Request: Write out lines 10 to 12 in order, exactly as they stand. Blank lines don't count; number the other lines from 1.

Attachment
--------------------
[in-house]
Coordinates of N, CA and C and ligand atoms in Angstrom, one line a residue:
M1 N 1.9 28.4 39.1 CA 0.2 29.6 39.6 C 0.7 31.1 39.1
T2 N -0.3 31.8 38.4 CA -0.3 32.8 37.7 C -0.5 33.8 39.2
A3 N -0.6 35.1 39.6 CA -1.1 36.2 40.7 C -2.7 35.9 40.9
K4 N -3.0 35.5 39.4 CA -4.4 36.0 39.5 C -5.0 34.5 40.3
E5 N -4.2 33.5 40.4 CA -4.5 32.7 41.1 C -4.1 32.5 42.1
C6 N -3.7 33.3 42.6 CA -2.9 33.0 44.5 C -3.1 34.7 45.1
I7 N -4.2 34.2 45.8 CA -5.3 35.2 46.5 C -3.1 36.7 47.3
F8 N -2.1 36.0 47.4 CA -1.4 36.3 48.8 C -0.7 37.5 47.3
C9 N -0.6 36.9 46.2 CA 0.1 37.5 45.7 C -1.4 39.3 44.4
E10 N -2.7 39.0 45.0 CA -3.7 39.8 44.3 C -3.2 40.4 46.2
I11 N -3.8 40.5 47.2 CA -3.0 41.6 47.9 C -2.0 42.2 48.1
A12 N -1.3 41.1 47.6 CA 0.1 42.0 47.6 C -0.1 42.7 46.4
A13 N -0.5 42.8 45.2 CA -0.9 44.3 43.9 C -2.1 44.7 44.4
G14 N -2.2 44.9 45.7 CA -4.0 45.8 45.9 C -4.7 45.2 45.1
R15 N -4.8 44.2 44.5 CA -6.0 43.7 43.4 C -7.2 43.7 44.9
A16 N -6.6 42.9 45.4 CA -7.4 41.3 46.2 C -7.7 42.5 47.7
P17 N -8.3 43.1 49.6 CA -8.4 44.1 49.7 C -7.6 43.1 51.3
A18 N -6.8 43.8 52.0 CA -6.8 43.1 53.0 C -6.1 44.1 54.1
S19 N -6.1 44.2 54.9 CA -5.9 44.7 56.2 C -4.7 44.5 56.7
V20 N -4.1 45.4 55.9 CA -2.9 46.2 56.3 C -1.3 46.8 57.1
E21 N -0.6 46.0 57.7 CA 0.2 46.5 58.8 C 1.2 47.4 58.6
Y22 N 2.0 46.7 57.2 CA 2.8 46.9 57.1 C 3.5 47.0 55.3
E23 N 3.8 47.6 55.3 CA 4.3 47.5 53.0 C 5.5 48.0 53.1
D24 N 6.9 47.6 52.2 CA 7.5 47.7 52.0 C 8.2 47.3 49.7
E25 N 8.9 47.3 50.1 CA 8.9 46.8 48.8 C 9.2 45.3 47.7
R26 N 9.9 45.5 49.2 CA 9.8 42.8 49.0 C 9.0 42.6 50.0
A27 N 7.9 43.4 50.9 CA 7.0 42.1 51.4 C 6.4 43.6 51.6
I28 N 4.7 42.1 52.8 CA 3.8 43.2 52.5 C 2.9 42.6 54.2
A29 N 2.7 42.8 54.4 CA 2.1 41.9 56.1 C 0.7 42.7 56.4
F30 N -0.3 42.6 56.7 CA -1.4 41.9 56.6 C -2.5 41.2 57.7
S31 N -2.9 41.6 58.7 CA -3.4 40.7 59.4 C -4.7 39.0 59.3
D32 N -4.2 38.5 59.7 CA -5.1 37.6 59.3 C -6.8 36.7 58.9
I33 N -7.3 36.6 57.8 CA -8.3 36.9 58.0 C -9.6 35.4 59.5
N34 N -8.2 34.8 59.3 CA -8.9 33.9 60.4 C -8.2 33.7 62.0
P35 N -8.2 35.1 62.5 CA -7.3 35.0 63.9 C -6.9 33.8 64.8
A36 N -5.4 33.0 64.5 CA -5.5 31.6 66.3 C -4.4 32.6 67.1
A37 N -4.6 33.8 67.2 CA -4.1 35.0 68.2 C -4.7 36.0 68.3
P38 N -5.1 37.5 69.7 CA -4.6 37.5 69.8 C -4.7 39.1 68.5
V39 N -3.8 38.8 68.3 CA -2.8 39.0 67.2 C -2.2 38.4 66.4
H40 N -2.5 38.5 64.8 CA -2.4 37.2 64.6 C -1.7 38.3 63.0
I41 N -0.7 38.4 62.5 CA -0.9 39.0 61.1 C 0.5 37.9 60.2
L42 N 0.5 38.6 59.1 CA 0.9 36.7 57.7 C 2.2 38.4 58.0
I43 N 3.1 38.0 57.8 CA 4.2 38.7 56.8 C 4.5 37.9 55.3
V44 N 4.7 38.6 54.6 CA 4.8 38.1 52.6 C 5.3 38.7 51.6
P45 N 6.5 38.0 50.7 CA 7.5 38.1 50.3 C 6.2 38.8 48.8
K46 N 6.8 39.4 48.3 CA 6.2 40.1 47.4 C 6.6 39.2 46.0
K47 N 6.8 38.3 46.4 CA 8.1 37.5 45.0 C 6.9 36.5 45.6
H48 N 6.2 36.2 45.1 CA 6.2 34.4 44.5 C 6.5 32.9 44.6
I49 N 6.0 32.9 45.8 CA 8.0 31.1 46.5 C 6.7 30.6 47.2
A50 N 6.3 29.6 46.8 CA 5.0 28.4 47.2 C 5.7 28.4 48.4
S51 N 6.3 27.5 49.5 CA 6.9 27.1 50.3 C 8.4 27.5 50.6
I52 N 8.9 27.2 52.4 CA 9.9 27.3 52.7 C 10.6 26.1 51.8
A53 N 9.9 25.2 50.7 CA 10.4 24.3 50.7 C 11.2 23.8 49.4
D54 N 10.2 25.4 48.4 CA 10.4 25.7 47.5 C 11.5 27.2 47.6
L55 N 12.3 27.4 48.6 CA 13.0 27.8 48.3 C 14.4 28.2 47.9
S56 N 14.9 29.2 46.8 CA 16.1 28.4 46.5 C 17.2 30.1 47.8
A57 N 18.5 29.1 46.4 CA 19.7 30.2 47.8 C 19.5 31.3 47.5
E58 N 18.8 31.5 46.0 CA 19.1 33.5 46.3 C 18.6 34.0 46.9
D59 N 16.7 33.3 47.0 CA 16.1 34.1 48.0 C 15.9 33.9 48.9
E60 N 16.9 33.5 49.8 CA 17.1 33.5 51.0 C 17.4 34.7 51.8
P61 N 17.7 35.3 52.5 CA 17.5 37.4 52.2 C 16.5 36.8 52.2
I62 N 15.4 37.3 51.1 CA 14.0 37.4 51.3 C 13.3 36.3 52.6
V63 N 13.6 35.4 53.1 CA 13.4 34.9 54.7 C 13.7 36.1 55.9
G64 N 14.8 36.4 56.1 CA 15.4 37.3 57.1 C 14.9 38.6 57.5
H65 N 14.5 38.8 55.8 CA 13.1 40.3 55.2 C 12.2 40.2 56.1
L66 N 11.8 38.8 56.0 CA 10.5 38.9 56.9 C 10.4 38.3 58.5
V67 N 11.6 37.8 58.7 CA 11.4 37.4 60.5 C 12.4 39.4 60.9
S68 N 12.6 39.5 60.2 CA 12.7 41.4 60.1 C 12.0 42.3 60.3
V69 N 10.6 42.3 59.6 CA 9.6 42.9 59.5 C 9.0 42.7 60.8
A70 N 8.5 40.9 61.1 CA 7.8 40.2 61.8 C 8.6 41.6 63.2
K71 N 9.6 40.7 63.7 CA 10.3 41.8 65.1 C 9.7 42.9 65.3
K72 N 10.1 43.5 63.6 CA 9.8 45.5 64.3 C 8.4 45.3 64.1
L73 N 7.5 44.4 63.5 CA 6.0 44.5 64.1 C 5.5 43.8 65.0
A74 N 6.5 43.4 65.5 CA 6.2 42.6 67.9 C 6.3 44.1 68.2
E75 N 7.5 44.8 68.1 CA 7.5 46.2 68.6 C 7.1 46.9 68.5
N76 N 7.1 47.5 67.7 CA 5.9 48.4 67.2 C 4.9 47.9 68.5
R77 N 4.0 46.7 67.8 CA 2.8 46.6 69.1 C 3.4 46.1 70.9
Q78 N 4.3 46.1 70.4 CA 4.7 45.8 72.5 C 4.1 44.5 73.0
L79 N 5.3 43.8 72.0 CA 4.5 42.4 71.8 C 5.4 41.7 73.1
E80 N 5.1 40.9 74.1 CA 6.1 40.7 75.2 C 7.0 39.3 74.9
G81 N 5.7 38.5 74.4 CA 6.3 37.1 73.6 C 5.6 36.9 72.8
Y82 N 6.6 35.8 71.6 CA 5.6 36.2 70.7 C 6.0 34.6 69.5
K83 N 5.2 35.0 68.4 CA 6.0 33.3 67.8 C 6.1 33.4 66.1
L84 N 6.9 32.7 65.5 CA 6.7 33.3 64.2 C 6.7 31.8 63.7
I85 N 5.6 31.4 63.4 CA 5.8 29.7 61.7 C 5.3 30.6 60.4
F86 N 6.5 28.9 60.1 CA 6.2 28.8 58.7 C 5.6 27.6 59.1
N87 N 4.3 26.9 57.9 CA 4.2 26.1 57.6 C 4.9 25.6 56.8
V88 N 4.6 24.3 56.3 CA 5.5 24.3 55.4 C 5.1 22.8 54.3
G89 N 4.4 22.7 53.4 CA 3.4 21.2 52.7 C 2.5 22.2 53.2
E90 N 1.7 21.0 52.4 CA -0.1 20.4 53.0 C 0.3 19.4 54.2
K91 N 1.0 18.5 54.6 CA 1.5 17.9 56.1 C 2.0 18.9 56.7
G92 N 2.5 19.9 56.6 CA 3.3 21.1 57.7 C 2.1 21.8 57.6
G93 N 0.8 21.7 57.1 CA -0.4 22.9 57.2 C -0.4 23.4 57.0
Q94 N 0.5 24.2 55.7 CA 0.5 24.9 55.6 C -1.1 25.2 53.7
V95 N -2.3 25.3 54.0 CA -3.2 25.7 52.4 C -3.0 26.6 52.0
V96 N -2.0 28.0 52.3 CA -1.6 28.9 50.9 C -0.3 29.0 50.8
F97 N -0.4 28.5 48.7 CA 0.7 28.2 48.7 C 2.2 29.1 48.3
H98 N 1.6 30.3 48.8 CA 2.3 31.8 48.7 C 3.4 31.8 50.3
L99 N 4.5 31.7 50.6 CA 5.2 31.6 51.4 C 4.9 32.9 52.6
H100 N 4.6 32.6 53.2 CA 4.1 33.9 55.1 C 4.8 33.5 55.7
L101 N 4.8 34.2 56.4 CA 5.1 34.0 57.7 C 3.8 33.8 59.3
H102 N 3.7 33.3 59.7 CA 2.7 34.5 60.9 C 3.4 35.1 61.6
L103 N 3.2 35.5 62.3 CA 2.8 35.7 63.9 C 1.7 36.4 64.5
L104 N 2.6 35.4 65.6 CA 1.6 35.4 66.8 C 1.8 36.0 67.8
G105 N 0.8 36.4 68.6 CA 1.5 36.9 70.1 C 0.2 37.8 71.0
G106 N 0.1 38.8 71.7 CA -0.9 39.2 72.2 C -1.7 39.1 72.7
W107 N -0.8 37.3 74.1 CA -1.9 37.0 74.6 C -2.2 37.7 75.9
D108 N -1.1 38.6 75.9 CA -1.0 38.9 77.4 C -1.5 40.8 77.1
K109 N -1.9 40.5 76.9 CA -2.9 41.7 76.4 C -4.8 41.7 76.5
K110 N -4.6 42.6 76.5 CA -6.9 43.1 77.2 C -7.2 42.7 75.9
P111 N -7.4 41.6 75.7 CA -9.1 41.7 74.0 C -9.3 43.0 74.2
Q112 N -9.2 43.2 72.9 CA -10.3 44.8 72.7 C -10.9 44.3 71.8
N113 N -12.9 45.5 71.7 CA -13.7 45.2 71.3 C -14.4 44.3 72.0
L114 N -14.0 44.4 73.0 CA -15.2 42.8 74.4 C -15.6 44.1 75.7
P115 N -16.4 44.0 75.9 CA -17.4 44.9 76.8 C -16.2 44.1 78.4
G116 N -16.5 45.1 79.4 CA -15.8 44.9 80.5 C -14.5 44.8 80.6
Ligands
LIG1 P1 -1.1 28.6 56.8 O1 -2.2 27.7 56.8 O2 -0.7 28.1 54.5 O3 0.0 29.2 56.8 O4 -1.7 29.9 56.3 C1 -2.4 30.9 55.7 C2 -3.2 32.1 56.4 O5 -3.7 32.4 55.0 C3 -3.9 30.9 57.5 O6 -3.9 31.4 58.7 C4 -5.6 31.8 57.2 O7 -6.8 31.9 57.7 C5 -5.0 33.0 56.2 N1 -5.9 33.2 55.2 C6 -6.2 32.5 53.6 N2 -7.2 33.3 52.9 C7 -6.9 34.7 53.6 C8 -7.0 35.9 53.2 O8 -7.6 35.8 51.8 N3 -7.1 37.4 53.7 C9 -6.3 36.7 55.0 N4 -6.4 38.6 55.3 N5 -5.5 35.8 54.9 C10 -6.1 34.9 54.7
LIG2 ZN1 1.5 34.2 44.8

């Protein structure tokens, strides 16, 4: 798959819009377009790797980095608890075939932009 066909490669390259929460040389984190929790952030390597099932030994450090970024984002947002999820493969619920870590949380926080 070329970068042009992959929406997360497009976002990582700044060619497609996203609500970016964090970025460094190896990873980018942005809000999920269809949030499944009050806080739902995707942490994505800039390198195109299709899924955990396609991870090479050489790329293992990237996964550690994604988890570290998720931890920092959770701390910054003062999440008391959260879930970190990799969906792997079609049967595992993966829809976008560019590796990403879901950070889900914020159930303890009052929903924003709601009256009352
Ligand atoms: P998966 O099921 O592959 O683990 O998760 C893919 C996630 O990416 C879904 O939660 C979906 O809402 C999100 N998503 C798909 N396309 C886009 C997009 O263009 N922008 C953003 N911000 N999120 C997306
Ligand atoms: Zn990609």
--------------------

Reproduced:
F8 N -2.1 36.0 47.4 CA -1.4 36.3 48.8 C -0.7 37.5 47.3
C9 N -0.6 36.9 46.2 CA 0.1 37.5 45.7 C -1.4 39.3 44.4
E10 N -2.7 39.0 45.0 CA -3.7 39.8 44.3 C -3.2 40.4 46.2